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CBD products violate federal law

Vials of CBD oil are displayed at the

Vials of CBD oil are displayed at the Flux Coffee shop in Farmingdale on Nov. 6. Credit: Newsday / John Paraskevas

I sit in wonder over the blatant disregard of federal laws that forbid the sale of products with the cannabis compound cannabidiol, or CBD, and marijuana in so many states [“Cannabis products for sale,” Business, Nov. 10].

The nullification of federal law by the states is an issue that I believed was settled by the Nullification Crisis in 1832-33, when South Carolina tried to declare a federal law on tariffs unconstitutional and was stopped by President Andrew Jackson.

I have no doubt the there may be benefits from using medical marijuana and/or CBD. However, both are still federally illegal, so anyone selling and/or using is breaking the law. In addition, elected and appointed officials who take an oath to uphold the Constitution have broken their promises if they do not attempt to enforce federal laws that forbid use and sales of these products.

John Emmons,

  Baldwin

Two sides of natural-gas pipeline issue

Newsday reports that Mitch Pally, chief executive of the Long Island Builders Institute, has written to Gov. Andrew M. Cuomo to say that construction of nearly 3,000 units of housing is stalled or otherwise affected by National Grid’s moratorium on natural gas hookups [“Key LI projects feel impact of gas moratorium,” Opinion, Nov. 9].

While likely true, the institute’s conclusion that the absence of hookups will prevent new development is invalid.

Pally said builders have no “viable” alternatives without gas. However, environmentally friendly and safer choices like electric heat pumps that both heat and cool are available. A prior Newsday article stating the Belmont Park developer will proceed with trucked-in propane if piped natural gas is not available supports the fact that there are alternatives to building the Williams pipeline from New Jersey to New York.

The institute’s partial list of 13 affected housing projects labeled only four as “affordable.” If true, then it would seem that the vast majority of the new units would sell at market rates, decidedly more than many Long Islanders can afford.

Jane Fasullo,

  Setauket

Editor’s note: The writer is a member of the Sierra Club environmental organization.

I never thought I would write a letter defending a utility, but is Gov. Andrew M. Cuomo for real with his threats to pull National Grid’s license to operate [“Threat over gas service,” News, Nov. 13]? National Grid and Consolidated Edison both have warned of being unable to meet demand if a new pipeline is not built.

I believe the reason that the utilities are being fought is ridiculous laws and green mandates made in pie-in-the sky fashion by politicians seeking to up their green credibility. The goal set by the Climate Leadership and Community Protection Act to reduce greenhouse-gas emissions by 85 percent by 2050 is unrealistic and largely unattainable, but that doesn’t matter as long as Cuomo and others can say they are doing something.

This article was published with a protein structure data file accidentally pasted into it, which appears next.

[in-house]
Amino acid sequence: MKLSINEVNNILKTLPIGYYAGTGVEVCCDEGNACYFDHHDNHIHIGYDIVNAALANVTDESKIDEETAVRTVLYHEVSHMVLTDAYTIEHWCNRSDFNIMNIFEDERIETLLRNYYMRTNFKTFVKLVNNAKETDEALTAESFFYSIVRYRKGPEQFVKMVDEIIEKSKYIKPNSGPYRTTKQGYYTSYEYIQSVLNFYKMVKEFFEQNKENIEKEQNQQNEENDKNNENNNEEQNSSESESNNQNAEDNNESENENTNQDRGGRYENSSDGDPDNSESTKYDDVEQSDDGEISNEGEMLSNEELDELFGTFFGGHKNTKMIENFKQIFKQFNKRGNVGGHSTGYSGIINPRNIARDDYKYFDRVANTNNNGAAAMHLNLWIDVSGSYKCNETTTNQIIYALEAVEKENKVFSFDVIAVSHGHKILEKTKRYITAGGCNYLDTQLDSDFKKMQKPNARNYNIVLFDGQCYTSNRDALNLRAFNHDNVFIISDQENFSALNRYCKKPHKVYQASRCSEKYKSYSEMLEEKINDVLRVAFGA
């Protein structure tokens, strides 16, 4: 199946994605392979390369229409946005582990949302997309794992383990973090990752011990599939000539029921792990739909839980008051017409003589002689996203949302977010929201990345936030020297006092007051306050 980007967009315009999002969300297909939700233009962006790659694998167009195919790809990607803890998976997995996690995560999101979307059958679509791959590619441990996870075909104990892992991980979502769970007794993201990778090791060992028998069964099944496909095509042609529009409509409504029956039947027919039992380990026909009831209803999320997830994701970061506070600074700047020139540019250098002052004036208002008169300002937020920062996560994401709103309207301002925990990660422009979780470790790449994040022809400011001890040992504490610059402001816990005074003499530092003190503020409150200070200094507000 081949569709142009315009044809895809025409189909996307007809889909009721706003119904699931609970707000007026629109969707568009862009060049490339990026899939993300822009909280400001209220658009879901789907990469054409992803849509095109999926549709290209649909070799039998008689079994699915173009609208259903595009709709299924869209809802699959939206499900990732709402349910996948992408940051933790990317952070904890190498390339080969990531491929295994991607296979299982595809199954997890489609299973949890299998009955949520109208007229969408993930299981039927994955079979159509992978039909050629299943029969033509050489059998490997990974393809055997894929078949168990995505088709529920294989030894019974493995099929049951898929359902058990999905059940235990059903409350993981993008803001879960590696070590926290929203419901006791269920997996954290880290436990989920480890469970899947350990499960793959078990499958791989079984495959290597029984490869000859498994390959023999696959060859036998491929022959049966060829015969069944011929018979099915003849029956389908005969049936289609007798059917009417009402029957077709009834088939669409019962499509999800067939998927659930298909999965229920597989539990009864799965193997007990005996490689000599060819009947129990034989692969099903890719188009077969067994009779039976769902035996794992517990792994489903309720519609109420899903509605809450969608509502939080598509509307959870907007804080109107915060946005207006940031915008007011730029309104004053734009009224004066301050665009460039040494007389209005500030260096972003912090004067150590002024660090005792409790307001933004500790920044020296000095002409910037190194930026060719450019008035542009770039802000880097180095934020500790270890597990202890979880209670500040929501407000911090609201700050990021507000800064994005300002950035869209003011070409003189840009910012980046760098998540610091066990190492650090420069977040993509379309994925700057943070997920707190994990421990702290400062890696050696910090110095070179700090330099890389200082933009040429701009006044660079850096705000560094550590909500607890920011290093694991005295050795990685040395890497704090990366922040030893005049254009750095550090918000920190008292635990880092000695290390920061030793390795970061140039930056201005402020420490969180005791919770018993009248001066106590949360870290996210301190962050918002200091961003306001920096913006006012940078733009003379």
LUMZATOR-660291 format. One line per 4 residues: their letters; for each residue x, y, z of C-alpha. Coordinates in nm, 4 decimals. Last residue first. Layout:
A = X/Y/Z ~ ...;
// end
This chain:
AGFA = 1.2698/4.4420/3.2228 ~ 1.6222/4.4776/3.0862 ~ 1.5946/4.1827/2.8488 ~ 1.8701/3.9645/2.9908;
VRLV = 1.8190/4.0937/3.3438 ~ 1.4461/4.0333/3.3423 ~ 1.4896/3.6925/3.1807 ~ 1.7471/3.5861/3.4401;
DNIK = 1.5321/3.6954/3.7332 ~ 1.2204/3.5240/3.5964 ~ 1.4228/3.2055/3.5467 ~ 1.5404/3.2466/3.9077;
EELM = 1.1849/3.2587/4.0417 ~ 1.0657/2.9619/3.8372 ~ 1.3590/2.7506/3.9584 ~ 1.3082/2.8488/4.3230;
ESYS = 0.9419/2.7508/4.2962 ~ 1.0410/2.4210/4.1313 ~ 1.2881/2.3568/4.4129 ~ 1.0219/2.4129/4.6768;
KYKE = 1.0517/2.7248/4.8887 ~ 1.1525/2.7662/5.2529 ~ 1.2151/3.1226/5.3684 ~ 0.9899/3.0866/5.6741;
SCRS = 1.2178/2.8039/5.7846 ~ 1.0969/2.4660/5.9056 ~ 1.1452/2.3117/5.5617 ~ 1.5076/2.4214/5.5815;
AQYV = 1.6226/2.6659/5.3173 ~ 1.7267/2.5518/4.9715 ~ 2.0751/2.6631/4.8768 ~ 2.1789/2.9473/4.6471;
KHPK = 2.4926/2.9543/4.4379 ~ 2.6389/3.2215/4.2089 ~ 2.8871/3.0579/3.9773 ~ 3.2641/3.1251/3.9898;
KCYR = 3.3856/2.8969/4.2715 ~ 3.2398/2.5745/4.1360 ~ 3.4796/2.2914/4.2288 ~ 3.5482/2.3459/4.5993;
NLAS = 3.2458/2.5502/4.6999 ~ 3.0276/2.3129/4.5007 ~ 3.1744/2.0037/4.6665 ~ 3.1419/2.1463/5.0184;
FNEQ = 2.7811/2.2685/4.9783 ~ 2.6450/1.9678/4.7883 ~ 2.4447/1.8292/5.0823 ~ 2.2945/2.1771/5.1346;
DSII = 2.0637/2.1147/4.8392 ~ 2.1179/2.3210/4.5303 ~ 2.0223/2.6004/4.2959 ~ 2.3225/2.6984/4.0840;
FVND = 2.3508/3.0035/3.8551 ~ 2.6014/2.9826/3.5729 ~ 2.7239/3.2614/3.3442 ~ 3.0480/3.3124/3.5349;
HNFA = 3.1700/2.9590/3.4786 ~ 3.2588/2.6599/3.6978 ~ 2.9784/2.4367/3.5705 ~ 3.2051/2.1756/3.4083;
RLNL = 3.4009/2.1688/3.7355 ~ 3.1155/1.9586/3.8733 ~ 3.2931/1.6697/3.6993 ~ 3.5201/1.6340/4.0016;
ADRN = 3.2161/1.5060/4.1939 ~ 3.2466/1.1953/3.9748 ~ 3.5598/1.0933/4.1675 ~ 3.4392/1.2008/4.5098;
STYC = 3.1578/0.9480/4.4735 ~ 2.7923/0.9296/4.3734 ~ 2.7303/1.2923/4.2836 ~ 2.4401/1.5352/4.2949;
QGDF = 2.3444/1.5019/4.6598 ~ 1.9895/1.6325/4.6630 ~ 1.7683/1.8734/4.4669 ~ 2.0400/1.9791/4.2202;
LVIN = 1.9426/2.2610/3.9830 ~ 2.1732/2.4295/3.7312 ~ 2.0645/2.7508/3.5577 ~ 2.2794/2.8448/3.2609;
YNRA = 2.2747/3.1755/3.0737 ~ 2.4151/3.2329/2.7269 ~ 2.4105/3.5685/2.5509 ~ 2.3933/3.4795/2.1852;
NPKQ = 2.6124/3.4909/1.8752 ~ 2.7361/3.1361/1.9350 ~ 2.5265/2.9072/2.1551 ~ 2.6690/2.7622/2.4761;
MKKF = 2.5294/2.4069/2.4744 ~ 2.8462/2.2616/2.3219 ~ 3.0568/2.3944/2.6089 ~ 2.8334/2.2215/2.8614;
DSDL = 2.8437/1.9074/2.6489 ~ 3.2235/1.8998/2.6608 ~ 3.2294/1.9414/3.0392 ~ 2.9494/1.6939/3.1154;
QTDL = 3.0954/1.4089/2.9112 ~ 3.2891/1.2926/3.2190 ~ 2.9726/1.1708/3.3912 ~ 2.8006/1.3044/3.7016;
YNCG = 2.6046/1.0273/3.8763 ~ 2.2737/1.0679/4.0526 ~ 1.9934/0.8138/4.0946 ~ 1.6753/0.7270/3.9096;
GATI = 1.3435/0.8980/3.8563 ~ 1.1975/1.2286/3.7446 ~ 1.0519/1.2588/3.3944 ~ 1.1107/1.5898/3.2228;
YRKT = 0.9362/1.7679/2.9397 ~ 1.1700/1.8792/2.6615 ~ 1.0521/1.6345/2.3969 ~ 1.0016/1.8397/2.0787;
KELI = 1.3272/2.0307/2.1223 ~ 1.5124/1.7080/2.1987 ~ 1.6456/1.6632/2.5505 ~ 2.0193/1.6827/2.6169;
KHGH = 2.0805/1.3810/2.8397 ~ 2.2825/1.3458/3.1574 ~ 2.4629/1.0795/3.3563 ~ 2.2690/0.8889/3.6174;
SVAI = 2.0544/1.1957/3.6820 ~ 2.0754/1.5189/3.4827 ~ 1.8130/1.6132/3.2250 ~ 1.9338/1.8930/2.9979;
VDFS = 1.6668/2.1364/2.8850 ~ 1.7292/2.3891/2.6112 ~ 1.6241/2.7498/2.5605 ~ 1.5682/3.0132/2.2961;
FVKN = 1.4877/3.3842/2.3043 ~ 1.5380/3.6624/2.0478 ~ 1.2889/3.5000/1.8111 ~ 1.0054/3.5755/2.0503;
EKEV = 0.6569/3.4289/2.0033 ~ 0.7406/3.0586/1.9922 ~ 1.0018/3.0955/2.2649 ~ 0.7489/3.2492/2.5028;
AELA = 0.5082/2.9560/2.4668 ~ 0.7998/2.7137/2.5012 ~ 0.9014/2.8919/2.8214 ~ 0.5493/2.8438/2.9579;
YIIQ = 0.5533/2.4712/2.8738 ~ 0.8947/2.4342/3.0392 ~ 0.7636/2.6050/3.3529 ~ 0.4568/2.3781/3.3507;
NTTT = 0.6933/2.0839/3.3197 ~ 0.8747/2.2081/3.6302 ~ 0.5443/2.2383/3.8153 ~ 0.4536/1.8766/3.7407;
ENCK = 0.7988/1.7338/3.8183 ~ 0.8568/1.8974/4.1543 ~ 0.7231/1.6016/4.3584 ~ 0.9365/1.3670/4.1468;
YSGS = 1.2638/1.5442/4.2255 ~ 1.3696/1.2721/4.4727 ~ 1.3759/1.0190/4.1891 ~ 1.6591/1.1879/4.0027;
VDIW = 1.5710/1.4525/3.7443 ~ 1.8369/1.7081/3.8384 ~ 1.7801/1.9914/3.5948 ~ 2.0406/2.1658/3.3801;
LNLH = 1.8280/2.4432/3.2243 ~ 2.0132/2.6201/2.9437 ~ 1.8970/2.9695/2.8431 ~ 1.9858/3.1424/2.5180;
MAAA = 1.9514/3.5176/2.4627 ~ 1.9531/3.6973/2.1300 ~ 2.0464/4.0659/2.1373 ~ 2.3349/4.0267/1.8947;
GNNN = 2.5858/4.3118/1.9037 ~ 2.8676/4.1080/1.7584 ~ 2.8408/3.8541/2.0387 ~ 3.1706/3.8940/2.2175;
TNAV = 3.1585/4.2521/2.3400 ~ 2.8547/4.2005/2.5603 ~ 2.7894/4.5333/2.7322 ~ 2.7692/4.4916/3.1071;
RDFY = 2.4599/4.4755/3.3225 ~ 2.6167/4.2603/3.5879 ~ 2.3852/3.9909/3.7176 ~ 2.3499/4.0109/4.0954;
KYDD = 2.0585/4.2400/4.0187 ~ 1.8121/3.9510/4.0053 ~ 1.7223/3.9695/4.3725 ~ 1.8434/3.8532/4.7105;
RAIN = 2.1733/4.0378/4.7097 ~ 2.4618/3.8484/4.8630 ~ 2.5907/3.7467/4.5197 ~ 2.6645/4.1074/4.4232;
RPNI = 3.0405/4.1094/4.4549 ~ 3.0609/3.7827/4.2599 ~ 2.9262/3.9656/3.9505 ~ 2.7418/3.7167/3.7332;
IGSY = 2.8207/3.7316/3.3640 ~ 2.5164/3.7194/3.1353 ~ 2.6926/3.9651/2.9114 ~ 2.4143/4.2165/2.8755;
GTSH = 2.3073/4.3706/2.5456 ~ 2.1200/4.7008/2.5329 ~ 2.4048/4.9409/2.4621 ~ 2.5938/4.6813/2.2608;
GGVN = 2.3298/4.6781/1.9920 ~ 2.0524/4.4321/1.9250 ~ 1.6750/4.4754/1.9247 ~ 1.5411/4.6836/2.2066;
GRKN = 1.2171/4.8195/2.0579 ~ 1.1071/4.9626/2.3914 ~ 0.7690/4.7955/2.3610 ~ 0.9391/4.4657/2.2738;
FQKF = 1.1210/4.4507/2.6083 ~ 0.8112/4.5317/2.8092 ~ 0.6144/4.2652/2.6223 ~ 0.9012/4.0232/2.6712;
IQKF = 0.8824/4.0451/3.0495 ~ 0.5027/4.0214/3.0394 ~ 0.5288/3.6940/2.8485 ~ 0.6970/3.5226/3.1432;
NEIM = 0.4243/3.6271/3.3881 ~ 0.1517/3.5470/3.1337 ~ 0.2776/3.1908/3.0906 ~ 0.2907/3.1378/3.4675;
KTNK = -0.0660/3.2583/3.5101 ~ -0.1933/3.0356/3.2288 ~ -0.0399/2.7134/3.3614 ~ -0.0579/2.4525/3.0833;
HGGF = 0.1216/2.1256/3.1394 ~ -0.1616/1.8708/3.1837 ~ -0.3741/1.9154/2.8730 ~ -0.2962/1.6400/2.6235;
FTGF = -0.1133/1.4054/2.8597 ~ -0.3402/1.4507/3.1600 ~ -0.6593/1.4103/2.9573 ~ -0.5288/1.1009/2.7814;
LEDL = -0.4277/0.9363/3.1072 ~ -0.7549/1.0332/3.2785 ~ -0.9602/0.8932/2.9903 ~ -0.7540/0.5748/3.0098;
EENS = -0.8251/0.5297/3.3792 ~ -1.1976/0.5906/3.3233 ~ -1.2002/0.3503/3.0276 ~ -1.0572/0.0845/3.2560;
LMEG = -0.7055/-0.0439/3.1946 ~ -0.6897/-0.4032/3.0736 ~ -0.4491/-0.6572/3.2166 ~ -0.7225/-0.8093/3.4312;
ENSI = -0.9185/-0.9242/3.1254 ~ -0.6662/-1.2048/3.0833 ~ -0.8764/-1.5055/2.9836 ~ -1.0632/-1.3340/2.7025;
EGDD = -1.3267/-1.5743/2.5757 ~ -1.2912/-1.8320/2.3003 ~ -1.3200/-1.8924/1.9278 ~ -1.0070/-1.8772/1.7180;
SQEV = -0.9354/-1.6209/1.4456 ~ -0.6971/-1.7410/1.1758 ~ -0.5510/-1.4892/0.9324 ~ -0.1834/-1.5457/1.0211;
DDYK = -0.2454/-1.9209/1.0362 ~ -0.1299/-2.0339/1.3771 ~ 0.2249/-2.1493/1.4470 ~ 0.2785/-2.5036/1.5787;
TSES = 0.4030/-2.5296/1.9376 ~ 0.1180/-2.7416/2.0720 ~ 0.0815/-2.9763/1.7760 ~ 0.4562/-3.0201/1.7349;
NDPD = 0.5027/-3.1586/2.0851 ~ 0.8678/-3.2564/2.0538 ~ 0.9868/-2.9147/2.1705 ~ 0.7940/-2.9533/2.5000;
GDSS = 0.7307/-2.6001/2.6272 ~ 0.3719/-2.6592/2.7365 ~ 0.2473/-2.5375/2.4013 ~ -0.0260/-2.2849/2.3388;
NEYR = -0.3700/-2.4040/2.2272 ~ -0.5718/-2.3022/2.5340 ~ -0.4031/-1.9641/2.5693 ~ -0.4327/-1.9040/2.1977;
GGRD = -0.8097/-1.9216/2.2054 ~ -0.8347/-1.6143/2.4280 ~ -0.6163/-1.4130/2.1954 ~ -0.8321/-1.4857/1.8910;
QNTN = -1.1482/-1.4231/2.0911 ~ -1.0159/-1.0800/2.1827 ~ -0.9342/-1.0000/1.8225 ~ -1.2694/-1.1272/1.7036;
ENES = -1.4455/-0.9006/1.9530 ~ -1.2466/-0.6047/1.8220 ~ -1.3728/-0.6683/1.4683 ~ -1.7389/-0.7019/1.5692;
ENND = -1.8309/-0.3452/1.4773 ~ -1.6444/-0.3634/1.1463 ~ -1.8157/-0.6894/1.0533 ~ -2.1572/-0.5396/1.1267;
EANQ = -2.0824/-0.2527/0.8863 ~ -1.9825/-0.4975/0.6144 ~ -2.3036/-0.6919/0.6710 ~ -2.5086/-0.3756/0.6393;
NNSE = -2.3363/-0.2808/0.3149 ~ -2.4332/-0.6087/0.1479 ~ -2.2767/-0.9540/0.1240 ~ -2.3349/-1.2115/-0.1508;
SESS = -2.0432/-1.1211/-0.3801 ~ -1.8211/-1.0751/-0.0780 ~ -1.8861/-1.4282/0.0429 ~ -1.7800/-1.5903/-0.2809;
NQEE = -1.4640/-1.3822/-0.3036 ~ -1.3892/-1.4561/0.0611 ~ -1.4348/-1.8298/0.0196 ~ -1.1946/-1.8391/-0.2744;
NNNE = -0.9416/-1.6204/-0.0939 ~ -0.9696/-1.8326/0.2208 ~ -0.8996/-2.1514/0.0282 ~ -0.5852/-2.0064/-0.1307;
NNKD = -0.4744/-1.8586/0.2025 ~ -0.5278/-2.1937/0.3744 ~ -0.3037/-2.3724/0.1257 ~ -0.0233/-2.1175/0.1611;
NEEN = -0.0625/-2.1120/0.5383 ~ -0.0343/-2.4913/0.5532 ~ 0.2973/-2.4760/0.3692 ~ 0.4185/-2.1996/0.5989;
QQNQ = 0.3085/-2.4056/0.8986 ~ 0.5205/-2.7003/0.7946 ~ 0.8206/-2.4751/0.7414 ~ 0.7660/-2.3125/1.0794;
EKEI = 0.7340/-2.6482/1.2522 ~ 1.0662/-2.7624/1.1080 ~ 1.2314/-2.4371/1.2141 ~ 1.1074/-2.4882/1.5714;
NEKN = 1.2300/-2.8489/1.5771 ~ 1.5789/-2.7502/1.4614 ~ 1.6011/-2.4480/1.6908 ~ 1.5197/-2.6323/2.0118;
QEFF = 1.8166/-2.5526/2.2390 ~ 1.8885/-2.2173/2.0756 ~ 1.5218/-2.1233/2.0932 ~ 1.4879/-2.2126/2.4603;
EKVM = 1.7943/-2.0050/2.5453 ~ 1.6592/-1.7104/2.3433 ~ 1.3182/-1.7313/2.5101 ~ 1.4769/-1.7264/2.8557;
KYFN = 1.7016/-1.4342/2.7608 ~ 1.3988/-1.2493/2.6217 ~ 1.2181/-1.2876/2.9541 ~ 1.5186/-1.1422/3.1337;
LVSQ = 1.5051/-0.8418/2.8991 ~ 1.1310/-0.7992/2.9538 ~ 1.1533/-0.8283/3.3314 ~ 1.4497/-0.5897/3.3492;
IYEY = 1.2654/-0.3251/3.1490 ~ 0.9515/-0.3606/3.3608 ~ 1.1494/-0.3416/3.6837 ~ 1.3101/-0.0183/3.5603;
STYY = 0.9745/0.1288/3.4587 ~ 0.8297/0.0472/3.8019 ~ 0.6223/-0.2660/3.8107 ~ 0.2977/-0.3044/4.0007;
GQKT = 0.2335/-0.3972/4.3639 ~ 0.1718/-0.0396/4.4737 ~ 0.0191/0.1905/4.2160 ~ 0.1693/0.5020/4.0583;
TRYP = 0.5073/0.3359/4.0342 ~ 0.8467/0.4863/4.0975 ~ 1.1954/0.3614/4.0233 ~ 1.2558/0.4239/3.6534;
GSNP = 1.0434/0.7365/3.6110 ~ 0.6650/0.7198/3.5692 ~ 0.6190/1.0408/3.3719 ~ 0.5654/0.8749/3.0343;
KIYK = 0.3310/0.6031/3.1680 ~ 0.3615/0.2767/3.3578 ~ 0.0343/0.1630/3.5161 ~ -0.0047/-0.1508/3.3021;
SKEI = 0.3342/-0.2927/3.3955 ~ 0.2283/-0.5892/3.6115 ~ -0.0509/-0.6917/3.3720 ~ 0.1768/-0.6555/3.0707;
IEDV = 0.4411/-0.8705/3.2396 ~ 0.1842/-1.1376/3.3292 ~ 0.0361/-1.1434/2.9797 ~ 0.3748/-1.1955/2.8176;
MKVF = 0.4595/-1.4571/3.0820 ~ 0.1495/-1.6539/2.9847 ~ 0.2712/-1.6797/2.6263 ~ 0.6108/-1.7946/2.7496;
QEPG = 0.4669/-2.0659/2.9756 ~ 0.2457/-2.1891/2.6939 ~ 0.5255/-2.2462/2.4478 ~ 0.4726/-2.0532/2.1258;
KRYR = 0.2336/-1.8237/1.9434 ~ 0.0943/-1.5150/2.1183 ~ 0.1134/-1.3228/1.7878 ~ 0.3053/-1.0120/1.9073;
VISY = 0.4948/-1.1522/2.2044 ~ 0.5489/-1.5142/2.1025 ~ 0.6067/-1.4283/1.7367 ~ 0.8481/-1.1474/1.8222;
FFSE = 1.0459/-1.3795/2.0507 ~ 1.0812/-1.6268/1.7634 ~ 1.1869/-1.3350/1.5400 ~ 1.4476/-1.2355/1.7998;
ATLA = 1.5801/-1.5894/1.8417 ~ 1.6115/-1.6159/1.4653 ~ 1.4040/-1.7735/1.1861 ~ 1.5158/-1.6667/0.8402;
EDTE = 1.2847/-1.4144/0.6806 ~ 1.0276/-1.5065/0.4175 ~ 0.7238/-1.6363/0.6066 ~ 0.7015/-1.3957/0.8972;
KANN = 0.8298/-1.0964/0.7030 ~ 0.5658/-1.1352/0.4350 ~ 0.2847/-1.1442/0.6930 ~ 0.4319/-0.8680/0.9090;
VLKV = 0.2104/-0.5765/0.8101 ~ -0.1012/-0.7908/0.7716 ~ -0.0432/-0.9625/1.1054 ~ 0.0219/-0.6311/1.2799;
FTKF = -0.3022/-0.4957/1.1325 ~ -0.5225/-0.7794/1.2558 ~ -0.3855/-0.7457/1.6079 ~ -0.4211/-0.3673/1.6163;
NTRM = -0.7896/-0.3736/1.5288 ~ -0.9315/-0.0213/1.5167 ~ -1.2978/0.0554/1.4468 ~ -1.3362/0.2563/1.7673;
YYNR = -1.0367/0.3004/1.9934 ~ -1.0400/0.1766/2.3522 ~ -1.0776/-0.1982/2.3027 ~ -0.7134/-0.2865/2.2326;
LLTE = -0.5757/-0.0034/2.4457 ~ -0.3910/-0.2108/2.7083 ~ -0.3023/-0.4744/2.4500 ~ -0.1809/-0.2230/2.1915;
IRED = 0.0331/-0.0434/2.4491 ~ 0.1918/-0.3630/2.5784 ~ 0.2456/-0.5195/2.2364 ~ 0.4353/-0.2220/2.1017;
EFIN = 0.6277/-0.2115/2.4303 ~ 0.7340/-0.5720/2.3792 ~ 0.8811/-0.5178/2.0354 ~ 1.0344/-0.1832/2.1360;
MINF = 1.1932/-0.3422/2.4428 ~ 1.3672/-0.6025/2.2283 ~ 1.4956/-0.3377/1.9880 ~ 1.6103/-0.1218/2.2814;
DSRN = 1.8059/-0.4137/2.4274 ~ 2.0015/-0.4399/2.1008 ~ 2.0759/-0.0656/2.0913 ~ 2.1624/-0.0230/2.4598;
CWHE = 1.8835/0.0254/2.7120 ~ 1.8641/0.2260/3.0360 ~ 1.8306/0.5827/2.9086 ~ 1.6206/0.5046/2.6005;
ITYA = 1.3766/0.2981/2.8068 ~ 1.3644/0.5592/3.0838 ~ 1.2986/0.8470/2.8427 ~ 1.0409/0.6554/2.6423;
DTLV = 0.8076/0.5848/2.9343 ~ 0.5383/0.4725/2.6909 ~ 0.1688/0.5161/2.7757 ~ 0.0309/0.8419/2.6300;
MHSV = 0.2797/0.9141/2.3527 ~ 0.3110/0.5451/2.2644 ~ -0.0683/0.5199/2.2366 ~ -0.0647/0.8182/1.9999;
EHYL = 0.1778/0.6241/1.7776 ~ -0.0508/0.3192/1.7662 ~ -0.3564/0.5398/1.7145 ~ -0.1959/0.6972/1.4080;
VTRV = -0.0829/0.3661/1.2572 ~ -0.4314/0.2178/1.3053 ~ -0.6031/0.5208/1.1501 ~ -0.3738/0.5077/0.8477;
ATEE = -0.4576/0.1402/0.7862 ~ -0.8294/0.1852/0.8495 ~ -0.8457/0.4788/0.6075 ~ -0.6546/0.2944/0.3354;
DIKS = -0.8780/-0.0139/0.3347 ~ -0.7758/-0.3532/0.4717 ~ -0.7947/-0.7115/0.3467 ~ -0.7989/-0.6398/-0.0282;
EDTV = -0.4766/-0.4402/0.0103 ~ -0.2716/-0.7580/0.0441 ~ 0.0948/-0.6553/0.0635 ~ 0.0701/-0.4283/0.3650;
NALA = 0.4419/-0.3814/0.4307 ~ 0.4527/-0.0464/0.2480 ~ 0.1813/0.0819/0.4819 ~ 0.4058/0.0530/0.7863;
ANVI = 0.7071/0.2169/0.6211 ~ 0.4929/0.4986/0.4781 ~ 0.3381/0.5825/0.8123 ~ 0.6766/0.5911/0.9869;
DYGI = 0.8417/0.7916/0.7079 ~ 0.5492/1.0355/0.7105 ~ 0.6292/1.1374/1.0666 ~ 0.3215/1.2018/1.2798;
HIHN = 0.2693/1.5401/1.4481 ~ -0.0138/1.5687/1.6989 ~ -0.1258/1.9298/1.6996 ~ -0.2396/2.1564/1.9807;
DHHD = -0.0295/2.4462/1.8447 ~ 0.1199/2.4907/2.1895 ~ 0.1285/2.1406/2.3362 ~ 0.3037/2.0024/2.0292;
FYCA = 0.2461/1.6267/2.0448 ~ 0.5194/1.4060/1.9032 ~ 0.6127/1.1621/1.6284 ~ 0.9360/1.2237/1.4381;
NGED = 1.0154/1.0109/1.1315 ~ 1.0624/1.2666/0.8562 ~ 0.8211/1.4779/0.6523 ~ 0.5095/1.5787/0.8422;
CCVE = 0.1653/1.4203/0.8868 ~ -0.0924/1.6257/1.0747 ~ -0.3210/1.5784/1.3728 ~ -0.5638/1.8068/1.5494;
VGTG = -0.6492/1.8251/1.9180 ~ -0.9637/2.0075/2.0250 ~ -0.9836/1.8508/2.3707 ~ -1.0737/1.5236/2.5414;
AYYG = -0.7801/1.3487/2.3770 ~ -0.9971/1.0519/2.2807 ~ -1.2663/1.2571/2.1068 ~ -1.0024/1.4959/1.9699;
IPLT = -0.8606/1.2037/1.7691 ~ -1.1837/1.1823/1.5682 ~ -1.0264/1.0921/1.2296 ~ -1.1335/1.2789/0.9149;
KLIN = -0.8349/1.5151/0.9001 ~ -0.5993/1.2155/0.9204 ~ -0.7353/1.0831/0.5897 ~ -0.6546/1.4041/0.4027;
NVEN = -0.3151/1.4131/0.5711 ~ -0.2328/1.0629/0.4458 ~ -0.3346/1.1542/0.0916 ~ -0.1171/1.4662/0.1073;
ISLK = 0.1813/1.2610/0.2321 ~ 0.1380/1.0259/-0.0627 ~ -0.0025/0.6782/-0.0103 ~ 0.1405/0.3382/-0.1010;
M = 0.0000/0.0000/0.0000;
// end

When demand grows, supply must grow, too. If you block the means to deliver the gas, what else would you expect to happen?

James Maritato,

  Mastic

Cartoon perpetuated Indian stereotypes

The cartoon with the Oct. 12 “Supermaze” puzzle in Newsday depicted Native Americans living in tepees with totem poles, sitting cross-legged, wearing feathers and with unattractive facial features.

The cartoon was inaccurate, stereotypical and racist. Research indicates that this type of portrayal can be particularly harmful during children’s formative years; it also can interfere with developing positive self-images for native children.

To deprive children access to the wealth and sophistication of traditional Native American societies is indefensible. This treasure trove of experience and intelligence perfected over tens of thousands of years on this continent must be taught.

Chet Lukaszewski,

  Huntington

Editor’s note: The writer wrote and taught courses in American Indian studies as a high school teacher for 36 years.

Aventura case has a cultural reminder

The article about Aventura Technologies allegedly selling Chinese-made surveillance equipment to the U.S. government with “Made in the USA” labels [“Feds raid LI company,” News, Nov. 8] brings to mind the classic 1940s Arthur Miller play “All My Sons.” In the play, American pilots die after a defense contractor ships cracked cylinder heads for fighter planes.

The consequences in the play were tragic, and the actions of the protagonist were treasonous, and, of course, the primary motivation was the all-mighty dollar.

As more details come to light about this current case, we might be reminded that those who do not learn from history, or in this case from classic literature, are often doomed to repeat the past. Unfortunately, greed never seems to go out of style.

Doug Heimowitz,

  Jericho

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